26.2.10

An old friend restored




The Ashmolean Museum, Oxford
In 1987, I hitchhiked to Oxford with my then boyfriend, a nineteen year old penniless, orphaned urchin, with no-one supporting me, determined - somehow - to become a *famous artist*. Does that sound dramatic? Well, that's how it was. Having left an unhappy foster home aged just 16, I had tried in vain to somehow earn my living through my artworks, with little training , absolutely no idea of how this was to be done, and having scant cultural background.
Suffering from what I now know was deep depression, the result of a chaotic childhood, traumatised by losing one parent after another, I was in a downward spiral, common to youngsters who are dumped by the care system and left to sink or swim. It was a hopeless situation, but at least I finally had the wit to realise that. So I was heading to Oxford for an interview to get onto an A level art course, at the more humble College of Further Education.
We were dropped off at the Abingdon Road roundabout and immediately a summer shower drenched us. We walked up to St Aldates. The sun came out. It was my first glimpse of Cotswold stone, and the wet buildings glowed golden yellow. Almost on cue, the bells of Oxford began to peal, as if welcoming me - it was a million miles away from the damp, slummy bedsit we had left behind us and I could actually sense the course of my life changing. I fell irretrievably in love with this ancient, beautiful city and it, in turn, civilised me.

I got my cherished place at the college and began the long, slow process of repairing my fractured life. I also began studying art history, and after so many years of neglect, my starved soul guzzled up knowledge and culture. I discovered the Ashmolean - like so many of our museums, it was and is, still free admittance to everyone. I nourished myself on paintings, largely ignoring the artifacts sections, which interest me now. With my battered Penguin copy of Vasari's Lives of the Artists in my pocket, I drew bronzes and copied artworks to my heart's content. I haunted the Renaissance room, which looks almost the same today as it did then.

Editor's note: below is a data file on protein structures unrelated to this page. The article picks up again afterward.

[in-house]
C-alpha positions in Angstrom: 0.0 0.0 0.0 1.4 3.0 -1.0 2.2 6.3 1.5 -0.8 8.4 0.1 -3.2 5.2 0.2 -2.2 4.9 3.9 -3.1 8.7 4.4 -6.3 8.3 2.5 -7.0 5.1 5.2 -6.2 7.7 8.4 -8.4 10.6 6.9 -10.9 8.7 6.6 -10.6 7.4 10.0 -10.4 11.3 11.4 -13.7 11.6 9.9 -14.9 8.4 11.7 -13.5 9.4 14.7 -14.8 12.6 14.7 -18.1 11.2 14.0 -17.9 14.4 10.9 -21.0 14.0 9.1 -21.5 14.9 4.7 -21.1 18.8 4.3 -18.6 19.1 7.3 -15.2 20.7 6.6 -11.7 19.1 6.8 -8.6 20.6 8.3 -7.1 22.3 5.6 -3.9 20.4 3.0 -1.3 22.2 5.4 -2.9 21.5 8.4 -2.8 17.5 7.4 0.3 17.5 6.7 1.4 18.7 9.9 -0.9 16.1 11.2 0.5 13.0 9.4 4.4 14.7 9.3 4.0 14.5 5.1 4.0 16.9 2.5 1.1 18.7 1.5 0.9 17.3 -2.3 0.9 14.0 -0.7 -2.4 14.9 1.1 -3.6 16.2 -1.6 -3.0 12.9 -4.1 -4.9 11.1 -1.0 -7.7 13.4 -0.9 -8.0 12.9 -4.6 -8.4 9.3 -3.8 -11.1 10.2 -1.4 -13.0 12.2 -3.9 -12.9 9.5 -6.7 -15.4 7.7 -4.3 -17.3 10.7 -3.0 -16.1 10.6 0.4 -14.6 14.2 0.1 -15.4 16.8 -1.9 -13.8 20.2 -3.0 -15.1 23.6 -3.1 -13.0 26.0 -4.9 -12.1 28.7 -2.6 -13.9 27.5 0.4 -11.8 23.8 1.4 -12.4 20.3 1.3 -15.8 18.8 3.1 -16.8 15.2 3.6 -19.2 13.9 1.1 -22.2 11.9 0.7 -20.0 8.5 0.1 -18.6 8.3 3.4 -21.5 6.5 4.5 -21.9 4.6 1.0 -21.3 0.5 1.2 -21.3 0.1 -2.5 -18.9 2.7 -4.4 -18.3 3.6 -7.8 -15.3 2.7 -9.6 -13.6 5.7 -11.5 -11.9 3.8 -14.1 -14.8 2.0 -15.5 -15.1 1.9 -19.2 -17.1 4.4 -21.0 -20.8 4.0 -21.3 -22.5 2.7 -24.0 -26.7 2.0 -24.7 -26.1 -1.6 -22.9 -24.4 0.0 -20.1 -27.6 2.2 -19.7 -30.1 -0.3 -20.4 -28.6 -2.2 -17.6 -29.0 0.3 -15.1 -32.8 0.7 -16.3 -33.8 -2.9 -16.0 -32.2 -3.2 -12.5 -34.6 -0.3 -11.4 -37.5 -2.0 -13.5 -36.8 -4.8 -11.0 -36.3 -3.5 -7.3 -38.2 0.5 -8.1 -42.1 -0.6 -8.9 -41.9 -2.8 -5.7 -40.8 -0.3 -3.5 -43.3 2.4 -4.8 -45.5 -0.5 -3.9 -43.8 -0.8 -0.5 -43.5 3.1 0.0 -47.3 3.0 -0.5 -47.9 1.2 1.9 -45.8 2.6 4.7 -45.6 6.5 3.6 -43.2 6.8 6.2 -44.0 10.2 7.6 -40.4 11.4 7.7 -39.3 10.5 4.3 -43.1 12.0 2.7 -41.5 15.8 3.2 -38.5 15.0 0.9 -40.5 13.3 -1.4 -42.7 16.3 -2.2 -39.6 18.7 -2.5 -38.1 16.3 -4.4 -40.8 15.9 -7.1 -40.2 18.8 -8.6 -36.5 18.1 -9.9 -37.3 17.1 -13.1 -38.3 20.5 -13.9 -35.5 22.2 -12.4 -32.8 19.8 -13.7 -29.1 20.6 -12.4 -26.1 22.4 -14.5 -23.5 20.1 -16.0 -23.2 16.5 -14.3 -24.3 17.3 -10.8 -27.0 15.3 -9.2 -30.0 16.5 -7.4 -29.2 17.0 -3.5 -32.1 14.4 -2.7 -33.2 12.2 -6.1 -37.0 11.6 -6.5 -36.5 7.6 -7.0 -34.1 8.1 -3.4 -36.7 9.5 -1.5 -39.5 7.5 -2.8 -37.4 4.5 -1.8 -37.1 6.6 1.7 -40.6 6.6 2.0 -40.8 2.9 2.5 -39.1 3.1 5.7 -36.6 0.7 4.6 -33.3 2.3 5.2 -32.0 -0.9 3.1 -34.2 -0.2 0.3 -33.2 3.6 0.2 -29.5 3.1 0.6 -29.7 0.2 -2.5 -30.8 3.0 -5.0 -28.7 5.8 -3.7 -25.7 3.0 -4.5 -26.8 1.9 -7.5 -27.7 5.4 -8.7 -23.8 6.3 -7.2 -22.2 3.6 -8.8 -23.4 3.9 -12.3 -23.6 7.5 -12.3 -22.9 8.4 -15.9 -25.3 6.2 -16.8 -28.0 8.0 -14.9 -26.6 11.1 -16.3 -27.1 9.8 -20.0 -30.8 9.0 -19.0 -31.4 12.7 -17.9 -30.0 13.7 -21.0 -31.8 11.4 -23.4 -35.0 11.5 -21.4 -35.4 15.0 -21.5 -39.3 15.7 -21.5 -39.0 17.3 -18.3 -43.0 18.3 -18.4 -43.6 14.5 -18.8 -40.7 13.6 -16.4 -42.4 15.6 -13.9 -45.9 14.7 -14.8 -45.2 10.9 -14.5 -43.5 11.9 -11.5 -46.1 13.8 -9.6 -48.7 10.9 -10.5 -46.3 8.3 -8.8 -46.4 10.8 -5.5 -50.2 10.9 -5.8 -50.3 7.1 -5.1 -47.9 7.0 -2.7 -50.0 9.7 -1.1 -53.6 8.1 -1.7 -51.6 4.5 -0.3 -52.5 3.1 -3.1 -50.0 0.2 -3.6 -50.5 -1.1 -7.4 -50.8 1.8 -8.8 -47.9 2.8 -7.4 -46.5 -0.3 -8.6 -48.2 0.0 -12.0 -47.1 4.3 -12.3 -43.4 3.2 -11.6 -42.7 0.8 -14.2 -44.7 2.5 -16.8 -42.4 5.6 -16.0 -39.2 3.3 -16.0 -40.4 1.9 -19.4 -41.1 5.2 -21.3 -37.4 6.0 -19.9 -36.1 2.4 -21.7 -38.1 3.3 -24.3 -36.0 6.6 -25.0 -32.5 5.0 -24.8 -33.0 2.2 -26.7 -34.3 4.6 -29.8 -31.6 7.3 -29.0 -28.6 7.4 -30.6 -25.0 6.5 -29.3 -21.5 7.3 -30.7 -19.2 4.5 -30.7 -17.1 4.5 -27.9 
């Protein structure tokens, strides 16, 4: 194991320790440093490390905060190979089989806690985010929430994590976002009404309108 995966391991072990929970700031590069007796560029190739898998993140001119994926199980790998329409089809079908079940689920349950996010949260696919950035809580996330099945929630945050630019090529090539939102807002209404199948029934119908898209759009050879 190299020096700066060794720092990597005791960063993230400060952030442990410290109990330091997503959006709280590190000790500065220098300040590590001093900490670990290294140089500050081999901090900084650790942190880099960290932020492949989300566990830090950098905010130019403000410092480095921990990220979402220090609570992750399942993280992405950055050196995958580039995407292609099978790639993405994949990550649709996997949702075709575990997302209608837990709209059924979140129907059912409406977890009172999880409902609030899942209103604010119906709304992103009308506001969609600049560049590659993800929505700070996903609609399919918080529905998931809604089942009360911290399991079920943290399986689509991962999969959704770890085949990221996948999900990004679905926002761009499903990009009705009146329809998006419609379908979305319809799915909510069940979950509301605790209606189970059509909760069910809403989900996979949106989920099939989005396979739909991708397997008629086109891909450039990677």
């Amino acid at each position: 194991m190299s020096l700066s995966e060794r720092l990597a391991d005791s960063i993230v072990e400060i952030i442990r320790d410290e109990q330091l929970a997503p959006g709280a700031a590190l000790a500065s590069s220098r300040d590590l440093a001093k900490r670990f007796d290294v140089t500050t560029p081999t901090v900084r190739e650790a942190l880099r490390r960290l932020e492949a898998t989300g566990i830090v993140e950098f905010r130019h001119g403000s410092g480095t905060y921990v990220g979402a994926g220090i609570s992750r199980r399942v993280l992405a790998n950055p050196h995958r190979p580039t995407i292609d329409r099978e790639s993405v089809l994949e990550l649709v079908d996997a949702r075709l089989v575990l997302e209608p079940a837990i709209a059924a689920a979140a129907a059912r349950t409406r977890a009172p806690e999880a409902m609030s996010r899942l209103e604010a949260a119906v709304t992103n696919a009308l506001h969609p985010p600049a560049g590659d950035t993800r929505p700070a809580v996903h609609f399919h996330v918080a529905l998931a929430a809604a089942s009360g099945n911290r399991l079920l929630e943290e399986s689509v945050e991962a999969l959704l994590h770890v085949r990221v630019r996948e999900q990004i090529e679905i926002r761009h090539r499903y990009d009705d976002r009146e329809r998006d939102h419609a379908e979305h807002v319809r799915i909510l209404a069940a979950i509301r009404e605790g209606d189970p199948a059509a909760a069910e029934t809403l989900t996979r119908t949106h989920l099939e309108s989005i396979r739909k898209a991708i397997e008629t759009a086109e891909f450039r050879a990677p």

I haven't been there for years - it is a fair trek to town if you do not own a car, so outings are rare. But this week we made the effort, to see the new gallery extension, opened last November. I was a little fearful of how they had treated the old girl, and raced up to the Renaissance room to say hello to my old friends.



After this comfort trip, we found our way almost by accident, to the new development, which cost £61 million...and worth every penny. It is stunning - it actually brought tears to my eyes. We wandered about gawping at the luxurious and clever use of space - a cross between a glass ants nest and the drawing 'Relativity' by Escher. The place was buzzing - a strange change from the previous fusty atmosphere, but a welcome one; it really felt like a 'people's museum'.




I fell in love all over again, and realised how much I had missed actually seeing real artworks of quality. There were dozens of enthusiastic, helpful staff buzzing about (a radical change from the grumpy jobsworths who used to sit foursquare in a corner, dozing off) and I enthused to one young lady about the new extension, explaining how I used to come and draw here, thinking I would be the next Michelangelo. She asked me if I did go on to become an artist, and I said yes, I'm a children's illustrator; not exactly what I had in mind then, but I did achieve some of my dreams.

There is a separate Ashmolean review, with many more pictures of the new gallery over on my Cotswold Peeps blog.

29 comments:

Menopausal musing said...

Oh Gretel, what a lovely post.... The Ashmolean is indeed magical. I had my first ever visit a few months before it shut down for a year in order to revamp. I had a member of staff approach me and ask me of my interests, to which he produced a list from his head of things which might be worth me looking at. He gave me such an education and then waited for me to come back down the stairs several hours later. A lovely discussion ensued. He was to lose his job during the rebuild and I really hope he got it back. It is a truly amazing museum and I hope to get back again having read this post of yours.